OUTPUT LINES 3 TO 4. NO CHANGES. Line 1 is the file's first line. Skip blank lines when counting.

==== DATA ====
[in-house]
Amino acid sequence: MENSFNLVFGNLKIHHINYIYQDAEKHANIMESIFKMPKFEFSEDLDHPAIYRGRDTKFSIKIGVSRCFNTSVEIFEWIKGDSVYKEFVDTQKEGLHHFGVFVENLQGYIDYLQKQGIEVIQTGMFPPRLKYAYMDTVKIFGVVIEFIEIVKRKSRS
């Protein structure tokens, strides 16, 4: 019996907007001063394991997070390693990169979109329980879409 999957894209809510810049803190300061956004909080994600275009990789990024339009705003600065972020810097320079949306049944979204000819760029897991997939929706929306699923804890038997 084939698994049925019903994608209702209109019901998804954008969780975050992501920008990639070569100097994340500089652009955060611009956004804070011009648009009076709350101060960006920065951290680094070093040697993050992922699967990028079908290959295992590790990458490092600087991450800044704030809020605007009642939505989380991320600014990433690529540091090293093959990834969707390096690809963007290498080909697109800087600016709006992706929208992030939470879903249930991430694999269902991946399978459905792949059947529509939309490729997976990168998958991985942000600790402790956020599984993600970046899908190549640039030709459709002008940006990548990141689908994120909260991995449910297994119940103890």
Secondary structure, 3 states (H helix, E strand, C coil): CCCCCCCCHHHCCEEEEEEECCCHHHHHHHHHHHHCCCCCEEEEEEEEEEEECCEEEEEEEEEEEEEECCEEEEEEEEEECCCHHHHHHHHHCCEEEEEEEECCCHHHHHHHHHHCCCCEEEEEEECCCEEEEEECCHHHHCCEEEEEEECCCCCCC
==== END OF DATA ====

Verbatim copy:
């Protein structure tokens, strides 16, 4: 019996907007001063394991997070390693990169979109329980879409 999957894209809510810049803190300061956004909080994600275009990789990024339009705003600065972020810097320079949306049944979204000819760029897991997939929706929306699923804890038997 084939698994049925019903994608209702209109019901998804954008969780975050992501920008990639070569100097994340500089652009955060611009956004804070011009648009009076709350101060960006920065951290680094070093040697993050992922699967990028079908290959295992590790990458490092600087991450800044704030809020605007009642939505989380991320600014990433690529540091090293093959990834969707390096690809963007290498080909697109800087600016709006992706929208992030939470879903249930991430694999269902991946399978459905792949059947529509939309490729997976990168998958991985942000600790402790956020599984993600970046899908190549640039030709459709002008940006990548990141689908994120909260991995449910297994119940103890």
Secondary structure, 3 states (H helix, E strand, C coil): CCCCCCCCHHHCCEEEEEEECCCHHHHHHHHHHHHCCCCCEEEEEEEEEEEECCEEEEEEEEEEEEEECCEEEEEEEEEECCCHHHHHHHHHCCEEEEEEEECCCHHHHHHHHHHCCCCEEEEEEECCCEEEEEECCHHHHCCEEEEEEECCCCCCC